17 April 2018 – Merca2
Bilbao. Gran Vía, 1. One of the most iconic buildings in the Vizcayan capital has been located at that address since 1969. Comprising 21 storeys and measuring 86 m tall, it was the giant of the city until the arrival of Torre Iberdrola. Headquarters, at the time, of Banco de Vizcaya, the entity known nowadays as BBVA has just put the property up for sale. The price? Around €100 million.
This is a new milestone in the process to divest iconic buildings that the entity chaired by Francisco González has been carrying out for several years and which has been generating some juicy profits. This money for the coffers is a godsend for the balance sheet.
Another example, the most recent on the long list, saw the sale of Torre Puig in 2017 to the Catalan perfume group of the same name. That building, which ended up in BBVA’s hands after its acquisition of Catalunya Caixa, was sold for €60 million, at a gain of €30 million.
Also prior to this latest operation on Bilbao’s Gran Vía, which is expected to be closed before the summer, in 2015, BBVA sold the office block known as Torre Ederra in Madrid, located at number 77 Paseo de la Castellana, to Gmp (owned by the Montoro Alemán family and the sovereign fund of Singapore GIC). Spanning 21,000 m2 and spread over 18 floors, BBVA acquired that property in 2003 for €87.5 million from the French group Saint Gobain. The sales price paid by Gmp exceeded €90 million.
BBVA and its €300 million gain
There are several reasons behind BBVA’s decision to divest a series of buildings; some of them have significant value, not only financial but also in terms of their history and architectural beauty.
One of the reasons is to finance the cost of the creation of BBVA City (Ciudad BBVA). The new headquarters, popularly known as La Vela due to its most iconic tower, also comprises another seven horizontal buildings. It cost around €700 million to build and was constructed to reduce by one third the operating cost of having around 6,500 employees spread across a dozen properties, amongst other reasons.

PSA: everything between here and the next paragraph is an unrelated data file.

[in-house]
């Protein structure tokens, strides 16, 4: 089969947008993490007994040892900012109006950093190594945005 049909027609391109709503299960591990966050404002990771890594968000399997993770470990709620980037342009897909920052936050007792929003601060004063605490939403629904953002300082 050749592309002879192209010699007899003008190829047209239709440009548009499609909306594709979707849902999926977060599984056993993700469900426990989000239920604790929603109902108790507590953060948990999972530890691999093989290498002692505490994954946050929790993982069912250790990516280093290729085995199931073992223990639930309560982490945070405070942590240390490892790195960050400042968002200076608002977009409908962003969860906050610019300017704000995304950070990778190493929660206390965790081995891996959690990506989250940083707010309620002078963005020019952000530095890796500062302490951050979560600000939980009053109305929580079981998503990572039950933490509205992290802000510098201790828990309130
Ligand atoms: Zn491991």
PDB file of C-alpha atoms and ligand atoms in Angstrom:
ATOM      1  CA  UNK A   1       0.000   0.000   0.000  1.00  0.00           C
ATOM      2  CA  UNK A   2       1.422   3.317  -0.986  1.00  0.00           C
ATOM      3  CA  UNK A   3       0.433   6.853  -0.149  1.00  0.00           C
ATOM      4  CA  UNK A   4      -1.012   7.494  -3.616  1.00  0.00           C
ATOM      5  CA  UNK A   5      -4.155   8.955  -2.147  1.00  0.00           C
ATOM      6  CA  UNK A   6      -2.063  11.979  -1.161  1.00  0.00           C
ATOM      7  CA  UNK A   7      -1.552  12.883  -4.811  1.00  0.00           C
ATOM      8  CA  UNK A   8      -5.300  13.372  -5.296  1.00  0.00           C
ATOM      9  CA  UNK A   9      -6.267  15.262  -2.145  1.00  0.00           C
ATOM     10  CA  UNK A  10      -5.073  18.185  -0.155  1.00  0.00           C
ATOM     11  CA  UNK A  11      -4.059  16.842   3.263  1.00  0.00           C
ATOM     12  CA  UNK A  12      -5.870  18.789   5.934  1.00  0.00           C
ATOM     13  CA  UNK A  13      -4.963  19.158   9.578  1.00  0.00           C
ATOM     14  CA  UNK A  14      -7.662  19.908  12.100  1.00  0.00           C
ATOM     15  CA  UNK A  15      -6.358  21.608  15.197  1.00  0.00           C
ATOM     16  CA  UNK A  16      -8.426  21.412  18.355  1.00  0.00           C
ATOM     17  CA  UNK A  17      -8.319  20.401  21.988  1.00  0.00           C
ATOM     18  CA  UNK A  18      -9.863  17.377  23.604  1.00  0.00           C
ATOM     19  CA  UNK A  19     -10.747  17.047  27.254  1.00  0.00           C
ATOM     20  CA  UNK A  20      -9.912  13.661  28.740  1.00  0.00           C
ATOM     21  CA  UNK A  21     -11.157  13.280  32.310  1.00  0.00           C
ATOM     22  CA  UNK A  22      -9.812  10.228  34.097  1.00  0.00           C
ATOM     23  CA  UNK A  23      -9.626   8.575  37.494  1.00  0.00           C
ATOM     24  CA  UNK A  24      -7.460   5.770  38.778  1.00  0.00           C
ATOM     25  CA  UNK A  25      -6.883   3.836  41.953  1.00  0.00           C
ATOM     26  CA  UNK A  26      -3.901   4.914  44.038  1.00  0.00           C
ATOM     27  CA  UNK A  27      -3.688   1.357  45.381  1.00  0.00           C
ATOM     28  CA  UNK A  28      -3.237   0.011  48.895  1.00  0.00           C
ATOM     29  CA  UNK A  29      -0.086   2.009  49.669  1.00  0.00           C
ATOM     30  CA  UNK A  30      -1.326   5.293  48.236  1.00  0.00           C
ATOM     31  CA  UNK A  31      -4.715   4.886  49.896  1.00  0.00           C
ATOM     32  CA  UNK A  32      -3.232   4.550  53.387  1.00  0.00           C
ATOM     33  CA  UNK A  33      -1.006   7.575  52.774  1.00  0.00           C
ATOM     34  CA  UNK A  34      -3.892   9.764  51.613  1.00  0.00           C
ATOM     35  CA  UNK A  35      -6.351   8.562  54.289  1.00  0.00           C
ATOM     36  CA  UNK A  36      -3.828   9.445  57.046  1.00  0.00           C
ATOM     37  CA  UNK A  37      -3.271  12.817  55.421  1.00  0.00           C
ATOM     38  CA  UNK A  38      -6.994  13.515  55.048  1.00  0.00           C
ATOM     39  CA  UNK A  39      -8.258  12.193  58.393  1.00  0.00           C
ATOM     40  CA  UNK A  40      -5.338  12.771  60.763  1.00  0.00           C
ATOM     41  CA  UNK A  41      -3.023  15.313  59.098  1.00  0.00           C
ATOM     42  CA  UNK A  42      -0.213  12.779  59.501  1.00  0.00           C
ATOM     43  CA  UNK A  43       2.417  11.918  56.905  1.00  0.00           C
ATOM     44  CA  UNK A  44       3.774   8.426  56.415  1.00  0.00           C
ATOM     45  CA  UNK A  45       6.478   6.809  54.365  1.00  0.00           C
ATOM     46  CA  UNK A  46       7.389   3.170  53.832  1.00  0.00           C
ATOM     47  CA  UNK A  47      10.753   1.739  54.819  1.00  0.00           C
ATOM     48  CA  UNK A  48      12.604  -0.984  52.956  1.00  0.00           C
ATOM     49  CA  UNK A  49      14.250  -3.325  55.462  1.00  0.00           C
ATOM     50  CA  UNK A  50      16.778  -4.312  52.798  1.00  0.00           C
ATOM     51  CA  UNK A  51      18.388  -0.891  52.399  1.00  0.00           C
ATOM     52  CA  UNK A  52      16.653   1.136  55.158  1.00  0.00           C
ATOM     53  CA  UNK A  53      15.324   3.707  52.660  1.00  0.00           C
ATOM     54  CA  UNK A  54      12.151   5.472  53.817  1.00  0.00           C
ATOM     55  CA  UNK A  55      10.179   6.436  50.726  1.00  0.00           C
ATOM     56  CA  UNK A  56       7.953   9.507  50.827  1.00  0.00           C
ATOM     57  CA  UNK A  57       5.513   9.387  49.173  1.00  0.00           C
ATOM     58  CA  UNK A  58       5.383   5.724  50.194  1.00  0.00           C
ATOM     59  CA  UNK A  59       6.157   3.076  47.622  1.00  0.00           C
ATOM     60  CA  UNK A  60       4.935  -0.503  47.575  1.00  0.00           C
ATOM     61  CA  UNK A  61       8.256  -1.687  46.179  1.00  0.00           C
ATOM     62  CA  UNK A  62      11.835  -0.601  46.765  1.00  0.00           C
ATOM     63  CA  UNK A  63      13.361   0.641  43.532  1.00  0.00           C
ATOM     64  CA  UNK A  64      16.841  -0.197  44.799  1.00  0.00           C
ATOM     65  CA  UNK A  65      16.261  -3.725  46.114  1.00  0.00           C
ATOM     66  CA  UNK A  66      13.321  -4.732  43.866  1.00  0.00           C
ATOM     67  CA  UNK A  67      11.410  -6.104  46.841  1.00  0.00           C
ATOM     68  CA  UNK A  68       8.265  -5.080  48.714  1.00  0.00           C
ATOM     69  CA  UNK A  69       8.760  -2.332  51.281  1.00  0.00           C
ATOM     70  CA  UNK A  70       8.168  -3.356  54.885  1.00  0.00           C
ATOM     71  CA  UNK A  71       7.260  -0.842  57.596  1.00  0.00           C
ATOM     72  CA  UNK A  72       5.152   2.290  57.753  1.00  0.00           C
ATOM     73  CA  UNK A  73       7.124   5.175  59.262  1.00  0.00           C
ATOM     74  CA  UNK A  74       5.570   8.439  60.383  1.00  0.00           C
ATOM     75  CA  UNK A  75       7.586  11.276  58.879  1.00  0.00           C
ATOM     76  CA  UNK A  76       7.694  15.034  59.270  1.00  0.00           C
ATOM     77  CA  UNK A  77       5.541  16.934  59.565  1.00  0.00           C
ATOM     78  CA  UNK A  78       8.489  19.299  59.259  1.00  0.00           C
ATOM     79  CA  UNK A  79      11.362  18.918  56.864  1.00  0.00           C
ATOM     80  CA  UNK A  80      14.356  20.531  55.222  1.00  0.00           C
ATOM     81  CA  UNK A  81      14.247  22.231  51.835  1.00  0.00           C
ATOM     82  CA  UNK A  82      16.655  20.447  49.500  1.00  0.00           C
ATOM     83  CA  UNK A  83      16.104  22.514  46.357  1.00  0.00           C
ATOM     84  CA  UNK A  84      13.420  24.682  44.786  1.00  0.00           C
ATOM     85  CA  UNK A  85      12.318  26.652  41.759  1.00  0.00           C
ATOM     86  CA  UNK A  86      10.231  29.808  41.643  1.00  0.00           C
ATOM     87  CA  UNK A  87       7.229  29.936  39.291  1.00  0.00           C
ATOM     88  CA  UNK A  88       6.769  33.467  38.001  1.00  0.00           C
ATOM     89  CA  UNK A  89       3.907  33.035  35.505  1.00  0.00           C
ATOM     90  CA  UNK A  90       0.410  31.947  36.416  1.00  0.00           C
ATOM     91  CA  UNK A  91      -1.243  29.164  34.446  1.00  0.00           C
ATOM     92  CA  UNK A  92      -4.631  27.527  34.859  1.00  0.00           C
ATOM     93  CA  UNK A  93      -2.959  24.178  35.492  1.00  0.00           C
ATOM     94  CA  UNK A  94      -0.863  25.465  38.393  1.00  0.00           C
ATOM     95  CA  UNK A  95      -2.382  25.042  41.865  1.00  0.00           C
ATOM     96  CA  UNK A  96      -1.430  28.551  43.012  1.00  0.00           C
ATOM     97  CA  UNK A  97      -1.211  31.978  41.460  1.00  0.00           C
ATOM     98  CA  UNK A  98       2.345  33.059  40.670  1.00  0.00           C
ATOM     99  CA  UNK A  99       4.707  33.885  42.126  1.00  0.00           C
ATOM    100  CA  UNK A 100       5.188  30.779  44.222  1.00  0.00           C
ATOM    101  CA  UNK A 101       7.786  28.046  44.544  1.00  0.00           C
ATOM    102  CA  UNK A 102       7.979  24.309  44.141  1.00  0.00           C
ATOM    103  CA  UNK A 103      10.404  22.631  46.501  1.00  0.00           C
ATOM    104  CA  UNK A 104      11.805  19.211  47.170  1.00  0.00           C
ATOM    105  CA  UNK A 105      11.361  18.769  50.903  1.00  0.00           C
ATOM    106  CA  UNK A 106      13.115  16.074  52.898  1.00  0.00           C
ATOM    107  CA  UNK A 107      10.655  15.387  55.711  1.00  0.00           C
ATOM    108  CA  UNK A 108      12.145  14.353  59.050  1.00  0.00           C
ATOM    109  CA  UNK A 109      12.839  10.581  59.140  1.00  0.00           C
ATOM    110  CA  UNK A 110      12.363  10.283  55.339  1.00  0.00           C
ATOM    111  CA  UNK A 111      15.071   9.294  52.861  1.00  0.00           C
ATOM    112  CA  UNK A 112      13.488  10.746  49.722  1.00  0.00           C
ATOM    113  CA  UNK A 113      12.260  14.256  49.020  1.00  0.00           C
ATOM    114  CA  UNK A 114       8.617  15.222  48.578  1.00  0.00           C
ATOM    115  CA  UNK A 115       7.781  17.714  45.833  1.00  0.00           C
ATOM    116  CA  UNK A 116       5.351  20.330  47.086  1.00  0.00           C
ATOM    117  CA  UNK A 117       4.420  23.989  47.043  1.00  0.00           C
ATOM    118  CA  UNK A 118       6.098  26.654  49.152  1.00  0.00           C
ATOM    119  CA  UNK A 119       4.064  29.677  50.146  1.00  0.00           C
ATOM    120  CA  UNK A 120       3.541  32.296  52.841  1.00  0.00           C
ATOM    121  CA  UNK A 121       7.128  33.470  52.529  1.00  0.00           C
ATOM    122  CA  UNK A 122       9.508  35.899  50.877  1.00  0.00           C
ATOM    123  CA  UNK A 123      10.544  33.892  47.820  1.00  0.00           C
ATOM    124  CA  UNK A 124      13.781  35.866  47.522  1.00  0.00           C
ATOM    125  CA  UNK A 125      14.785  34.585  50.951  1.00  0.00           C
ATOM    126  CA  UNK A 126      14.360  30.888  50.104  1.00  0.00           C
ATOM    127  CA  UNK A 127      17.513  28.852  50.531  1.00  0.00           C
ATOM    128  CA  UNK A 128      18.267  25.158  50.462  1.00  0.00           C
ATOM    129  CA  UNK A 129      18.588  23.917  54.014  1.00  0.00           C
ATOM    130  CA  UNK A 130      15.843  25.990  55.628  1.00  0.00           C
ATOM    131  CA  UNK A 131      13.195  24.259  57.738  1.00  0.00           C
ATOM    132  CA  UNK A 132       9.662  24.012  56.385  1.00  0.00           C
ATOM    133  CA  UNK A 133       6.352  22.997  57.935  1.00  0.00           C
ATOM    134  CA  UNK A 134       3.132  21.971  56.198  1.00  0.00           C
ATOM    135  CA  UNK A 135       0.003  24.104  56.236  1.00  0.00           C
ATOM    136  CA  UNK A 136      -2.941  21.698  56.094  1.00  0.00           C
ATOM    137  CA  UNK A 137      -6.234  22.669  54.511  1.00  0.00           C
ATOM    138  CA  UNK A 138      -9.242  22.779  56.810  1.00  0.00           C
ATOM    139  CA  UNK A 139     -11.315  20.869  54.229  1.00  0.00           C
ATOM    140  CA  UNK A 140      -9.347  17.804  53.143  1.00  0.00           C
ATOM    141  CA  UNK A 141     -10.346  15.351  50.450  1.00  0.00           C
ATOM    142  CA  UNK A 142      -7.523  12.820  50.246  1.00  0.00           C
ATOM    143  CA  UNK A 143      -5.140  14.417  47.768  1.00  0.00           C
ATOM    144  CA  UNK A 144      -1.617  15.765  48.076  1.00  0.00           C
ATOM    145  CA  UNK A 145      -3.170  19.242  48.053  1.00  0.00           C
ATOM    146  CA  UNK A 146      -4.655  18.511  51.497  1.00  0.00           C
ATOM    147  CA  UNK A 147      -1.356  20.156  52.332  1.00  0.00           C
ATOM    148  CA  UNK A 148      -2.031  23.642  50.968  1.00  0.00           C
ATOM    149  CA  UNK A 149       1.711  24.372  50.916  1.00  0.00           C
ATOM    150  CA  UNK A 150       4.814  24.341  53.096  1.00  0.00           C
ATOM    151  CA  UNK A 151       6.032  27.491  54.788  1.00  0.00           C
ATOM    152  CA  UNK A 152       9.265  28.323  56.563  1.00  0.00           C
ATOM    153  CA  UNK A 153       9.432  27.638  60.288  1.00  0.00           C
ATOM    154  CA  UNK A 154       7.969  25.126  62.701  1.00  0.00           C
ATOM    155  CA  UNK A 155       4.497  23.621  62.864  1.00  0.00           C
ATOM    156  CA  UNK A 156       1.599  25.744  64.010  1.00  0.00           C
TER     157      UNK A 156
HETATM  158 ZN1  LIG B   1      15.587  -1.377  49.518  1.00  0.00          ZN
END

Another building that was sold, for example, was the work of the architect Francisco Javier Saénz de Oiza. Constructed at number 81 Paseo de la Castellana, measuring 100 m tall, and spanning more than 49,000 m2 over 30 storeys, that property was sold in 2007, also to the real estate group Gmp.
That same year, BBVA reduced its portfolio further by placing other buildings in Madrid on the market, such as those located on Calle Goya 14, Calle Alcalá 16 and on Gran Vía de Hortaleza. In total, more than 108,000 m2 of space was sold, which saw these last four buildings generate gains of €300 million for the entity chaired by González (…).
Another operation that was different was BBVA’s sale, at the end of 2017, of its real estate division to the fund Cerberus Capital for around €4 billion. That deal was carried out at a discount of 61%: the gross book value of the 78,000 real estate assets that form part of the deal is €13 billion.
In this case, the operation involved divesting the bank’s exposure to property, in part “imposed” or “recommended” by the Single Supervisory Mechanism (SSM) of the European Central Bank (…).
Which assets are being spared? So far, the former headquarters of Argentaria, located on Paseo de Recoletos in Madrid, which currently houses the headquarters of Fundación BBVA. For the time being, no “for sale” sign has been put up there. But it could only be a matter of time.
Original story: Merca2 (by Valentín Bustos)
Translation: Carmel Drake